The Paradox of Integration: Building a Panacea or Exacerbating a Partition?Posted on February 10, 2016
Canada prides itself for celebrating difference. In recent years, NSO’s too have embraced diversity by welcoming athletes with disabilities through a policy of integration intended to level the playing field and elicit podium success. Although this progressive approach aims to streamline sport delivery and technical services for high performing para athletes, the flip side is that less athletes with disabilities may be entering and remaining within the sport system.
Historically, disability was understood as a medical phenomenon linked to illness or injury (Hahn, 1985). Disability sport would develop out of rehabilitation medicine to be administered either by illness and disability organizations or by disability sport groups like the Canadian Wheelchair Sports Association, or Canadian Blind Sports Association. Participants were encouraged to try sports in non-threatening environments, often alongside peers with similar disabilities (Legg, 2011, p6). Although many of these participants would feel empowered as athletes, they would often fail to become high performers because of a lack of elite coach support.
As disability came to be understood not solely as a health challenge but as an interaction between an individual’s body and their society, it became apparent that greater equity could be achieved through the removal of environmental and social barriers (World Health Organization online). Beginning in the early 1990’s, disability sport adopted a sport model premised on the idea that anybody could participate in mainstream sport (Legg, 2011, p16). Sport Canada and other international agencies began to fund NSO’s to deliver programs for athletes with disabilities. By the early 2000’s, the change was complete in Canada, with only those sports not practiced by able-bodied athletes, such as goalball played among blind athletes, still administered by disability sport organizations (Legg, 2011, p16).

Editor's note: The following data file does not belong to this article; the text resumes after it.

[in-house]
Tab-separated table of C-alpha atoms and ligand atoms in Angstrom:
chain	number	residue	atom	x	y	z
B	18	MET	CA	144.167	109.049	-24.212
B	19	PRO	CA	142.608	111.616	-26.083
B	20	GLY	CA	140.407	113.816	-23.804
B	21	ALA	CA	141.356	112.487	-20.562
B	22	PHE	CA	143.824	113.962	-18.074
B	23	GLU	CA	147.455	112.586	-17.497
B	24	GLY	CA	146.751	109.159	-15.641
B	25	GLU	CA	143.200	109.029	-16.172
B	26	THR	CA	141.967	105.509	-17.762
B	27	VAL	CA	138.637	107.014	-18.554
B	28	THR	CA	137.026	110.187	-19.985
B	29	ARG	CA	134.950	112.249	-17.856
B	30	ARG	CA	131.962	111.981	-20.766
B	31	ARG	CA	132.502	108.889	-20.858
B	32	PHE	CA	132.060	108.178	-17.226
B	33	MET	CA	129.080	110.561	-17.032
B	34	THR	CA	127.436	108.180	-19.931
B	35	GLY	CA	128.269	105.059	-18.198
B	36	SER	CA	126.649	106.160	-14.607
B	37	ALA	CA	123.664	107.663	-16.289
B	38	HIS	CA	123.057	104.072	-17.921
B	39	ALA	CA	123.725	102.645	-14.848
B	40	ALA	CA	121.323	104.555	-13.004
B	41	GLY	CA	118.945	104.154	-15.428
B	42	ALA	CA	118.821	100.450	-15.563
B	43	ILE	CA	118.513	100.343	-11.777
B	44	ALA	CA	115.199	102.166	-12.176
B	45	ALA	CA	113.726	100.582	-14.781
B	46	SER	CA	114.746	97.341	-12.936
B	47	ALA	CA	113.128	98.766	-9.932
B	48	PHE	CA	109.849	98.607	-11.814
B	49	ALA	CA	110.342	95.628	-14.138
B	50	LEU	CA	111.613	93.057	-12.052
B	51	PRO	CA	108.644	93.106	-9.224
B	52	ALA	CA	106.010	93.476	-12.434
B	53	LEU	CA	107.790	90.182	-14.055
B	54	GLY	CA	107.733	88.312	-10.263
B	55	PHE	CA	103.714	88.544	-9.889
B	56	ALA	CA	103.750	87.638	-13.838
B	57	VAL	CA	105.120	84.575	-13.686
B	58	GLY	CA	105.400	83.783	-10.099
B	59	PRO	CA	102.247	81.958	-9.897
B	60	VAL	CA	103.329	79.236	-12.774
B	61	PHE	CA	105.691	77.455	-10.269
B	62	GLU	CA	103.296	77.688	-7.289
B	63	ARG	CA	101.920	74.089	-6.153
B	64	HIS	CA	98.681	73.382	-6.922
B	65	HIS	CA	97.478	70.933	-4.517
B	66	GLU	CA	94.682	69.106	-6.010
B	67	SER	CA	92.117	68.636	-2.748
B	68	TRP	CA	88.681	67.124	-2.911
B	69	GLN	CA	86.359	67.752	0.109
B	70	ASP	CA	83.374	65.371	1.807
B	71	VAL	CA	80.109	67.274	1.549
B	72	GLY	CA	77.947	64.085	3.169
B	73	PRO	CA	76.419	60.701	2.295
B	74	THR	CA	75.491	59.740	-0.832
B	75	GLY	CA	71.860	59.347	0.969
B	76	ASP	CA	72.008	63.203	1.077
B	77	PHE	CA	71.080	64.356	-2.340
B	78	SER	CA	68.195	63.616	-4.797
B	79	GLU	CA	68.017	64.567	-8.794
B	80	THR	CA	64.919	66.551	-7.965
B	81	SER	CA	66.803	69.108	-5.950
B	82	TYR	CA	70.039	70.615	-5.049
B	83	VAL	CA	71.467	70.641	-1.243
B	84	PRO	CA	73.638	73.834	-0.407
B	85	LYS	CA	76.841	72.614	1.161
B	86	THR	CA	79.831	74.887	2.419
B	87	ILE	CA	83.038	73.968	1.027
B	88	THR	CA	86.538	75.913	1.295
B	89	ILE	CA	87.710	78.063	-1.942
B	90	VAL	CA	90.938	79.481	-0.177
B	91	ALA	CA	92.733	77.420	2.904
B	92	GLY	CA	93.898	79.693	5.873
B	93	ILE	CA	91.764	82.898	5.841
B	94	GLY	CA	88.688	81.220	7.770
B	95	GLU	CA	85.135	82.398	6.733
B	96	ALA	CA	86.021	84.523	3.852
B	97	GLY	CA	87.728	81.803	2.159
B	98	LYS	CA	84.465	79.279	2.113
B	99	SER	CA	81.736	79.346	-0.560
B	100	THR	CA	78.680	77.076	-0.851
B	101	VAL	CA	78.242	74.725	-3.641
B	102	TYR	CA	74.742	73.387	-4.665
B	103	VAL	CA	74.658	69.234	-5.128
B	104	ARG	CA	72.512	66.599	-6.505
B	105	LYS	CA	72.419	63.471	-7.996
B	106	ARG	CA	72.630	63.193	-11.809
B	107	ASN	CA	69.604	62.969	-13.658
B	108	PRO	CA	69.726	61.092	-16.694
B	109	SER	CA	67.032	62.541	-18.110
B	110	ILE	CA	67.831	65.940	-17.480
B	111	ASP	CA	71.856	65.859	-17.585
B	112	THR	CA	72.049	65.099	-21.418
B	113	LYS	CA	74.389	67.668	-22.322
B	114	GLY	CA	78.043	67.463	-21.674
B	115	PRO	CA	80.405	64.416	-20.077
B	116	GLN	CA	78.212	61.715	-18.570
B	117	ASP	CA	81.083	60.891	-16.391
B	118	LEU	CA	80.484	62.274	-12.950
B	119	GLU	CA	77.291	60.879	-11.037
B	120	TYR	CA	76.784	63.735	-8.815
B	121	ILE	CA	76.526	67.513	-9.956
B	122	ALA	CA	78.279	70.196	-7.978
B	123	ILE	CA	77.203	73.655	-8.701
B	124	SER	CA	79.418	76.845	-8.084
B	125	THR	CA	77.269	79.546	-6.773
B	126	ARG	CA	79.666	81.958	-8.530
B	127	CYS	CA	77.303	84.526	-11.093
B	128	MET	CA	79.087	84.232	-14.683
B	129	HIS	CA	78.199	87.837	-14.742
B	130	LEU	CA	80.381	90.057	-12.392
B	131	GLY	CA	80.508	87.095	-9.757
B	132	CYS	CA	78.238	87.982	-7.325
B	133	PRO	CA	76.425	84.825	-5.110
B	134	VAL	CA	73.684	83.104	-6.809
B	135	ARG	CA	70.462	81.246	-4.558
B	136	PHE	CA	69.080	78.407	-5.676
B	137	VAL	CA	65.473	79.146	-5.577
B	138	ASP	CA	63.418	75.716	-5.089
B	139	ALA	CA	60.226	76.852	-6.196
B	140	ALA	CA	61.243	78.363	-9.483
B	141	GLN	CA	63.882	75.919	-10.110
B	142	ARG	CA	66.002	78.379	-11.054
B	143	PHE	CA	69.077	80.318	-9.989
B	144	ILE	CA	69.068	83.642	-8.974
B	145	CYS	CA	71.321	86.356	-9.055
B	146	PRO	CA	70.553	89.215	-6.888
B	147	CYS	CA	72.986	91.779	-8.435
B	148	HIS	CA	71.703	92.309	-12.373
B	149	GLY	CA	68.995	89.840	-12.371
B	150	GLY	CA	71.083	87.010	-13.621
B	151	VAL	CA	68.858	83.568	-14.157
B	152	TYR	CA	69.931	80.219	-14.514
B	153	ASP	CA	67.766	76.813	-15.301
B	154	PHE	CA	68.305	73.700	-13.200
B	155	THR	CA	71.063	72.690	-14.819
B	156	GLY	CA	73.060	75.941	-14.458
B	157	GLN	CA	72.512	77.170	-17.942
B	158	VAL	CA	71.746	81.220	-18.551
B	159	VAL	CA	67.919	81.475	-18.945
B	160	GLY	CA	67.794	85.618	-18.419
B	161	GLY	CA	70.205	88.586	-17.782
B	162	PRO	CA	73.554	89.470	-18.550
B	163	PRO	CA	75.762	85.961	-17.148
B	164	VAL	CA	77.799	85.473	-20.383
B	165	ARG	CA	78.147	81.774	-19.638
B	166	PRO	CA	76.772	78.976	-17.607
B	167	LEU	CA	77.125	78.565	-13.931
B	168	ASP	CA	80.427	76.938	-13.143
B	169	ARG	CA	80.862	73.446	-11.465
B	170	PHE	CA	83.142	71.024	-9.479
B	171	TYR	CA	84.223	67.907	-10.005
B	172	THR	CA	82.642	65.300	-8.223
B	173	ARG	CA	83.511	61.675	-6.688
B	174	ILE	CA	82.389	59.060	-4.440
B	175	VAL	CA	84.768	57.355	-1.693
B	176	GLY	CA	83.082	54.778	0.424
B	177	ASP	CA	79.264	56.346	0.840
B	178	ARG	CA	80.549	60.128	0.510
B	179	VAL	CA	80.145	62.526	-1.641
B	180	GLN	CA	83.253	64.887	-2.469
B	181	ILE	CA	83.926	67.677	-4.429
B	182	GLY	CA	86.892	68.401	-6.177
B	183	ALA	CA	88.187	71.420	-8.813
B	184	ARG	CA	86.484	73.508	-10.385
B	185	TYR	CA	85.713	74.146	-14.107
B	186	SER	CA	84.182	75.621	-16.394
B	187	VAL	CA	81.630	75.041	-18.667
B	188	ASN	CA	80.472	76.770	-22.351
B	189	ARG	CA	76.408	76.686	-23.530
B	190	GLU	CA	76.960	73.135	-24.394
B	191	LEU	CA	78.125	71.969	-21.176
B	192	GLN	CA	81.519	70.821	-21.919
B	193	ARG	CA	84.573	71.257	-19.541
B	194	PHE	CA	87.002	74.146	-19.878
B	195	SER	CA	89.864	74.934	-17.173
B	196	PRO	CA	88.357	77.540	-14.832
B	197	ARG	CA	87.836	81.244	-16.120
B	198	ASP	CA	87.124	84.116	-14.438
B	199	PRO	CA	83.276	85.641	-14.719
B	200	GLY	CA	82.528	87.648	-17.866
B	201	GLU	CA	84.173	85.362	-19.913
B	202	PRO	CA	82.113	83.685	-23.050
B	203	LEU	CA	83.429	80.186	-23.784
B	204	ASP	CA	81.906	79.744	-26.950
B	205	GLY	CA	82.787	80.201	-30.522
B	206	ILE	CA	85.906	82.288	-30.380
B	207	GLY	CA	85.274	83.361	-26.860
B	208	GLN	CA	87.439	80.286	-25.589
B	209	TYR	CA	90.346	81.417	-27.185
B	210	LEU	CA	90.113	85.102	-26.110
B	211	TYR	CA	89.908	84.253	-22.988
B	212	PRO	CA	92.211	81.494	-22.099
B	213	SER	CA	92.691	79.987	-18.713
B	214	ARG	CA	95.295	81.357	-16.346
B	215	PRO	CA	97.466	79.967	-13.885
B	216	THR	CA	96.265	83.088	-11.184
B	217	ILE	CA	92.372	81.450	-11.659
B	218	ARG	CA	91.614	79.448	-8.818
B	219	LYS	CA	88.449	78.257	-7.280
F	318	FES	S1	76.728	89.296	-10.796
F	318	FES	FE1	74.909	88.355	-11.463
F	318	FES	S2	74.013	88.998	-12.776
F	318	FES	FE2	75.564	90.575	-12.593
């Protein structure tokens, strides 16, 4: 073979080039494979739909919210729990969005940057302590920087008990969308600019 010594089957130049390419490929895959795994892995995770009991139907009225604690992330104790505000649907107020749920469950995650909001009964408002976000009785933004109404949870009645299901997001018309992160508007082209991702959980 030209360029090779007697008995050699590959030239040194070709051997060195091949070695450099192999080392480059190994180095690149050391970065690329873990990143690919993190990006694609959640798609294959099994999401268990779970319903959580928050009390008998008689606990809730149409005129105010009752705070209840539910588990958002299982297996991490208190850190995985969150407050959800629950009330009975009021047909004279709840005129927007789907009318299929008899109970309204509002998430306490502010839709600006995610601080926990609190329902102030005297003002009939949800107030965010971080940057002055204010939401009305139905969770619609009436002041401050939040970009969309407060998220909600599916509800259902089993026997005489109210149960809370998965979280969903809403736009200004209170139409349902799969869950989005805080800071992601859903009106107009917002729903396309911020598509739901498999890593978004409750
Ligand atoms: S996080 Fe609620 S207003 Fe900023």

Elite athletes with a disability today enjoy unprecedented support and opportunities. Canadian sport culture has evolved such that these athletes can:
- Benefit from high level coaching while training alongside able-bodied athletes;
- Take advantage of cutting edge science in maximizing performance;
- Pursue incentives such as Sport Canada funding, sponsorships, and media notoriety;
- Achieve performances comparatively far superior to their predecessors.
Yet paradoxically, Canada is falling behind among Paralympic nations vying for the podium. At the 2004 Athens Summer Games, Canada finished third overall and garnered 72 medals. Contrast this with finishing twentieth at London 2012 with just 31 medals. To be fair, we have improved on the winter side, albeit against a relatively narrow field of mainly Nordic nations. More notable though is that athletes from nations such as Brazil and China have emerged to redefine the summer Paralympic landscape in recent years.
Our sport system has placed a premium on its aging cohort of best performers, without effectively mobilizing a next generation capable of taking their place. In lieu of programs formerly extended to prospective athletes by disability sport groups, the Canadian Paralympic Committee and NSO’s have tried to fill the void with information or talent identification events. More often than not though, attendees do not continue on within a competitive program. It’s far more daunting for a wheelchair track athlete to approach her local able-bodied club than it would be for her to join a disability sport group for example.